State lawmakers Tuesday gave final approval to designating a section of the 134 Freeway as the President Barack H. Obama Highway in honor of the 44th president of the United States.
Supporters of the measure will now raise the private funds needed to place signs with Obama’s name along the section of the 134 between the 210 Freeway and the 2 Freeway, which includes parts of Glendale, Pasadena and Eagle Rock.
Obama, who left office in January, attended Occidental College in Eagle Rock in 1979 before transferring to Columbia University in 1981.
State Sen. Anthony Portantino (D-La Cañada Flintridge) said he decided to seek renaming the stretch of the Ventura Freeway after learning Obama lived in Pasadena as a student and used the freeway to commute to class at Occidental.
Portantino made a veiled reference in his comments on the floor to President Trump’s decision that day to end a program that protects young immigrants from deportation.
“It is particularly proud to stand today to recognize [Obama’s] compassion and heart and dignity on a day when we sorely need compassion, heart and dignity expressed,” Portantino told his colleagues.
In an interview, the senator said the renaming makes sense because “President Obama has a strong and productive connection to Southern California, and particularly to this stretch of freeway.”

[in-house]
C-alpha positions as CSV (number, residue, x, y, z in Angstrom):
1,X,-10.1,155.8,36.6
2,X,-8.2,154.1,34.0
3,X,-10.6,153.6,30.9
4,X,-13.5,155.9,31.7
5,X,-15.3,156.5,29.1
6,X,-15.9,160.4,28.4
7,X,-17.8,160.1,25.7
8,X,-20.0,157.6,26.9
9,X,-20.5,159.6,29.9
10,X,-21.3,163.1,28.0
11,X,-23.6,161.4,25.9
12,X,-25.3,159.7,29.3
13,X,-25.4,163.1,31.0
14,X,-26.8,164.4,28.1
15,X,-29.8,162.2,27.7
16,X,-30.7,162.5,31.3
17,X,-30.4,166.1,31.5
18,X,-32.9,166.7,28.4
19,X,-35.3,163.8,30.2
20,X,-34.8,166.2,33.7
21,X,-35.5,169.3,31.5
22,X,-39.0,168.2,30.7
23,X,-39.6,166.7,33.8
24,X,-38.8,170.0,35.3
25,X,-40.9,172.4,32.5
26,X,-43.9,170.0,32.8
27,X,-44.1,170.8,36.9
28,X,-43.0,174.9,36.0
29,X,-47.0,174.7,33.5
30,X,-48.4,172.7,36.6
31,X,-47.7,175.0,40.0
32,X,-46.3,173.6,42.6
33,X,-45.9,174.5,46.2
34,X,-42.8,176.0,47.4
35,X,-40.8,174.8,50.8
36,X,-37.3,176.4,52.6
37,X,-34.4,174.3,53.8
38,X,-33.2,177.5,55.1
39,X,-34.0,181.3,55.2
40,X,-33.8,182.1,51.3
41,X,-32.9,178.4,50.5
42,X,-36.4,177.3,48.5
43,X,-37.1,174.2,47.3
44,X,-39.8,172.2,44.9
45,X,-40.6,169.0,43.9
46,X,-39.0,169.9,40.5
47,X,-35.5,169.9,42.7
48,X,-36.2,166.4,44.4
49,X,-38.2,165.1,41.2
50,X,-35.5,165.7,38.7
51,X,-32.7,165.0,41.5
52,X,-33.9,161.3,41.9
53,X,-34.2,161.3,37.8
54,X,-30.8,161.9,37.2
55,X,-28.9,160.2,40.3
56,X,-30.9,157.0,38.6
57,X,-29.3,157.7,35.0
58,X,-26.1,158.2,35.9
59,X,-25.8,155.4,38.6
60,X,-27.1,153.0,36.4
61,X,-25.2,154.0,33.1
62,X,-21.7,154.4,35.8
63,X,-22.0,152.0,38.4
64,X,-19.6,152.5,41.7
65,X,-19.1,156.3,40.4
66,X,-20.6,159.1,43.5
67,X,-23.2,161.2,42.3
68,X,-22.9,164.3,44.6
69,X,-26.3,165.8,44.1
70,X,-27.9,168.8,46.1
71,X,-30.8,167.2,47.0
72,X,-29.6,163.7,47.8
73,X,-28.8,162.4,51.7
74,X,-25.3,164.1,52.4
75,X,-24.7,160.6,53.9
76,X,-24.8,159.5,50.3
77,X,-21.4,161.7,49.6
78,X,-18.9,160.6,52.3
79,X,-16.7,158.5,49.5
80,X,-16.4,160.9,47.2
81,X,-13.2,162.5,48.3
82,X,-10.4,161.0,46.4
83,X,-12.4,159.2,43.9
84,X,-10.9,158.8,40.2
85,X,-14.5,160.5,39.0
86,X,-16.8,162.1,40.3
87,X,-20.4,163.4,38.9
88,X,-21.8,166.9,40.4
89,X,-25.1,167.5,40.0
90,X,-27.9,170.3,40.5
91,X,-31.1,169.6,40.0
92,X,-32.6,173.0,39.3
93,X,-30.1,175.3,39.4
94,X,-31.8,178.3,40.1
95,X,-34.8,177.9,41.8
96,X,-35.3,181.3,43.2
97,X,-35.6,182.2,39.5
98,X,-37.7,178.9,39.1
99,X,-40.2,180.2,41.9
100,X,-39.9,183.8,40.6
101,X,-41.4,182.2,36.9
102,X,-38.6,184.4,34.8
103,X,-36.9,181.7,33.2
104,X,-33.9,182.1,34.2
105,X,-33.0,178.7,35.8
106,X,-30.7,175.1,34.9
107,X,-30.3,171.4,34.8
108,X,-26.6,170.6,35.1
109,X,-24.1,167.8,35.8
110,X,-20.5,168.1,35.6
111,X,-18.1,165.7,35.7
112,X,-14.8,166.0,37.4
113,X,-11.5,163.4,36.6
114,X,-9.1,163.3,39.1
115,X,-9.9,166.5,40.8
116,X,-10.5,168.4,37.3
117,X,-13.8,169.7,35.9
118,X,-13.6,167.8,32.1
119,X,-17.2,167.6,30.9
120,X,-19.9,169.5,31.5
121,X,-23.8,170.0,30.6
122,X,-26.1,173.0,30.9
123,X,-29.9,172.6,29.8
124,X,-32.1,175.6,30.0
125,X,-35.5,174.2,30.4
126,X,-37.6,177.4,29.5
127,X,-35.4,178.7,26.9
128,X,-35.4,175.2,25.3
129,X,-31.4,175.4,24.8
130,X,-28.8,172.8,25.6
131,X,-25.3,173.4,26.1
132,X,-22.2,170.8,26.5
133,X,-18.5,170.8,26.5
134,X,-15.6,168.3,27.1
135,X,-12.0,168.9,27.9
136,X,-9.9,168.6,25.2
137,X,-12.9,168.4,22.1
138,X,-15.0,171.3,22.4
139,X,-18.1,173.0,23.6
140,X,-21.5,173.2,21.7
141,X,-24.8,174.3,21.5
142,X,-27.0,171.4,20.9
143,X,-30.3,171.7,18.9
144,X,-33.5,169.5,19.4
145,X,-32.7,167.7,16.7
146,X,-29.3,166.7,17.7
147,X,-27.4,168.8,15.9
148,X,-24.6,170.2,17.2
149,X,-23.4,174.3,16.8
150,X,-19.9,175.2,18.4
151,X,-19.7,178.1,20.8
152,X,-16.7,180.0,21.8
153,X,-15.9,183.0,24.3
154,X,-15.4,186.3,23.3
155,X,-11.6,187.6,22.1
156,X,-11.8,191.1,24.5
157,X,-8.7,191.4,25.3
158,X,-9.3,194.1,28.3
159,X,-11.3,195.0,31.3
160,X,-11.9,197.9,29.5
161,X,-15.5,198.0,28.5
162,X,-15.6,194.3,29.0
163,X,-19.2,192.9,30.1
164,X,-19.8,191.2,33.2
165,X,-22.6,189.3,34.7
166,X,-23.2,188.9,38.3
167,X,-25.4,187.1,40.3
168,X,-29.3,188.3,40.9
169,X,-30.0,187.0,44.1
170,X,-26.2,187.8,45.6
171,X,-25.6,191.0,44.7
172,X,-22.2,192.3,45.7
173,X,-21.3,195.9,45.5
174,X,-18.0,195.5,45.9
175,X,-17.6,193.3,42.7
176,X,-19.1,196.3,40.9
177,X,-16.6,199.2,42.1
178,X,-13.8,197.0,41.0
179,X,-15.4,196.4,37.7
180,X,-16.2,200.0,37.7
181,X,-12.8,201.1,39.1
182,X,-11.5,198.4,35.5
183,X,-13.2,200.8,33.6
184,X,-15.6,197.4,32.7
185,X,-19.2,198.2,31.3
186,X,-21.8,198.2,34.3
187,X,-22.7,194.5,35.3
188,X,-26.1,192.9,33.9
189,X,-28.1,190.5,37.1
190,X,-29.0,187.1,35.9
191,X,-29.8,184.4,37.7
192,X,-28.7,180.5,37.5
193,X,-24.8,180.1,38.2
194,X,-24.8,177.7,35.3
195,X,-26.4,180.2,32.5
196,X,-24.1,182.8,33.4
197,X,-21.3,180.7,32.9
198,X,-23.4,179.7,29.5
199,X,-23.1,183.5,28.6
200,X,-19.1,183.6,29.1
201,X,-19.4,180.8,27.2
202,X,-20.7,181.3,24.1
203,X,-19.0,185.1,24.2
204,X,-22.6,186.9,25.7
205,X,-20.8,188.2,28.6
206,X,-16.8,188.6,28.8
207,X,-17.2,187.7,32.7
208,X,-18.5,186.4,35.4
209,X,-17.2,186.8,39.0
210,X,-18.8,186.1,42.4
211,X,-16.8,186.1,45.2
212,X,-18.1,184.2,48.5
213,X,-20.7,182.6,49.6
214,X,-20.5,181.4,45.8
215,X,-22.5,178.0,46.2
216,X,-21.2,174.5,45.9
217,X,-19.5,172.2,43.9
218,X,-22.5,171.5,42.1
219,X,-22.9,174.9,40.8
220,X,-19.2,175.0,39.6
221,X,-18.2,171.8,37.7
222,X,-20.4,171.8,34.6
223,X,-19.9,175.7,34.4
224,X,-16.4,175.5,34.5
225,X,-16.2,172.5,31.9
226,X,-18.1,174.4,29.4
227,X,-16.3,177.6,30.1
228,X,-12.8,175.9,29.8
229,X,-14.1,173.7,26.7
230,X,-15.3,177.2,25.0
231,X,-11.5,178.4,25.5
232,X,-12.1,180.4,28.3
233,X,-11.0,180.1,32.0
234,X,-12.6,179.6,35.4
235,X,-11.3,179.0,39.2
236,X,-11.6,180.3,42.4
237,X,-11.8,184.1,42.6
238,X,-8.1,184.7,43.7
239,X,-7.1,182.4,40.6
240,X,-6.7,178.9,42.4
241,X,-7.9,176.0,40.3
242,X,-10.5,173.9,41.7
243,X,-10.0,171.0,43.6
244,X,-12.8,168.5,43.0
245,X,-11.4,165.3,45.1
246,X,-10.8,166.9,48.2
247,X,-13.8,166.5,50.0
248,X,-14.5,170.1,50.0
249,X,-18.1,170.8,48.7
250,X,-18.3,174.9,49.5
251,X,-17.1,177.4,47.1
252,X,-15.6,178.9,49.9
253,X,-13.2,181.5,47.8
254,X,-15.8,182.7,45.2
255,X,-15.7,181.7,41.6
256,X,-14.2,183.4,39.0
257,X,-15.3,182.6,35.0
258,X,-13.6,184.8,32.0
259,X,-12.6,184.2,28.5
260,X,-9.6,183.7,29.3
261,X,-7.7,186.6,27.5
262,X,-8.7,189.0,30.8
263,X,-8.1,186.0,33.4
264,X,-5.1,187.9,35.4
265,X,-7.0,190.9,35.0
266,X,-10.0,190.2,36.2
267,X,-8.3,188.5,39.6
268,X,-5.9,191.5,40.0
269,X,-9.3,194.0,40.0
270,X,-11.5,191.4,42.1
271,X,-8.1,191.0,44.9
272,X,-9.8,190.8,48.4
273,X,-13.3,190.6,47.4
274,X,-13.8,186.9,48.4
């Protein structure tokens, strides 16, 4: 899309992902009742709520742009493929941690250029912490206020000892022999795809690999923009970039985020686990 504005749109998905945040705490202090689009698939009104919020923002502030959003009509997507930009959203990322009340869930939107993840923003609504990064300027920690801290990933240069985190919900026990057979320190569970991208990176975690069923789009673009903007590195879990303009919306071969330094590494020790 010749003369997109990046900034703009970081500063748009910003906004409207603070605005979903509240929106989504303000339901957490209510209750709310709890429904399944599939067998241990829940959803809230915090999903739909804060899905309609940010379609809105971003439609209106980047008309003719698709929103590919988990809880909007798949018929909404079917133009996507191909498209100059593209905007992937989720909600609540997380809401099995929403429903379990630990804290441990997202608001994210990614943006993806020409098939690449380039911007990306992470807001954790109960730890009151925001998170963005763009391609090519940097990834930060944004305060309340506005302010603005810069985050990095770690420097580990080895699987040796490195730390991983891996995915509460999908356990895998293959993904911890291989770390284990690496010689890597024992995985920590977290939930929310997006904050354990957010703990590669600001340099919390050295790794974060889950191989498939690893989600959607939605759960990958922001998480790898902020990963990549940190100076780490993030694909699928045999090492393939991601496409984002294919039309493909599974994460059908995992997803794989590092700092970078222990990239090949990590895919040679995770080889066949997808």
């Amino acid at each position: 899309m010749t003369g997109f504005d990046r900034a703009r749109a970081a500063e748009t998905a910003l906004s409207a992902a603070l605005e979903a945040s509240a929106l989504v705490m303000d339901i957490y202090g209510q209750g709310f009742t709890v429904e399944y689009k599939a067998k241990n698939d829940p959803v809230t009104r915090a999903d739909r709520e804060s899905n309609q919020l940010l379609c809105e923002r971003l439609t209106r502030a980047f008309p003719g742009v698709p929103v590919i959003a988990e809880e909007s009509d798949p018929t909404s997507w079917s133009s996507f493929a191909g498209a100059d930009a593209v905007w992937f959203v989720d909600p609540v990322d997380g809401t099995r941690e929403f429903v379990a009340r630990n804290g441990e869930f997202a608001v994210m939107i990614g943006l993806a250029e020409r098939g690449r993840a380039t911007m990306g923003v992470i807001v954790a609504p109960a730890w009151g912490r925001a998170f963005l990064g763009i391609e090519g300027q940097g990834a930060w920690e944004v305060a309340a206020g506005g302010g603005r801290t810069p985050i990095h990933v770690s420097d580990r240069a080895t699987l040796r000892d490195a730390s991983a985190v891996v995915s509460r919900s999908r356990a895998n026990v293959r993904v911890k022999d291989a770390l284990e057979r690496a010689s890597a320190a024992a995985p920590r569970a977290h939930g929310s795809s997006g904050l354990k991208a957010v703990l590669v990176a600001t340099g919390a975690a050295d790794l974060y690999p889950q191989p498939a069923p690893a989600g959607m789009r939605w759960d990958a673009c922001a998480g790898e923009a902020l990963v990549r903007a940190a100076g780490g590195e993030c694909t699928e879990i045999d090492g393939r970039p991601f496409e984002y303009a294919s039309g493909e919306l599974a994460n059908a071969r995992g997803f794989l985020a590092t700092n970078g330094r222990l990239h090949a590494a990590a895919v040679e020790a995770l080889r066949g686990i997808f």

The Senate vote was 38 to 0 with most Republicans in support (two did not vote). In the Assembly, Republicans either voted against granting the honor or withheld their vote.
Assemblyman Matthew Harper (R-Huntington Beach) voted against the measure, saying the naming is premature and will confuse motorists given that Los Angeles is renaming a stretch of Rodeo Road in southwest L.A. as Obama Boulevard.
He noted that a section of the 90 Freeway was named after President Nixon until he ended up resigning after the Watergate scandal.
“With Obama being so young, it’s kind of undetermined what his overall legacy will be and how history will judge him,” Harper said. He called Obama’s link to Los Angeles County tangential, adding, “He didn’t even graduate from a California university.”
Caltrans will now do a cost estimate for the signage. The cost of signs for naming other stretches of freeways in honor of public figures has ranged from $3,000 to $7,000.
The late President Reagan was honored with his name on signs on a freeway east of Simi Valley.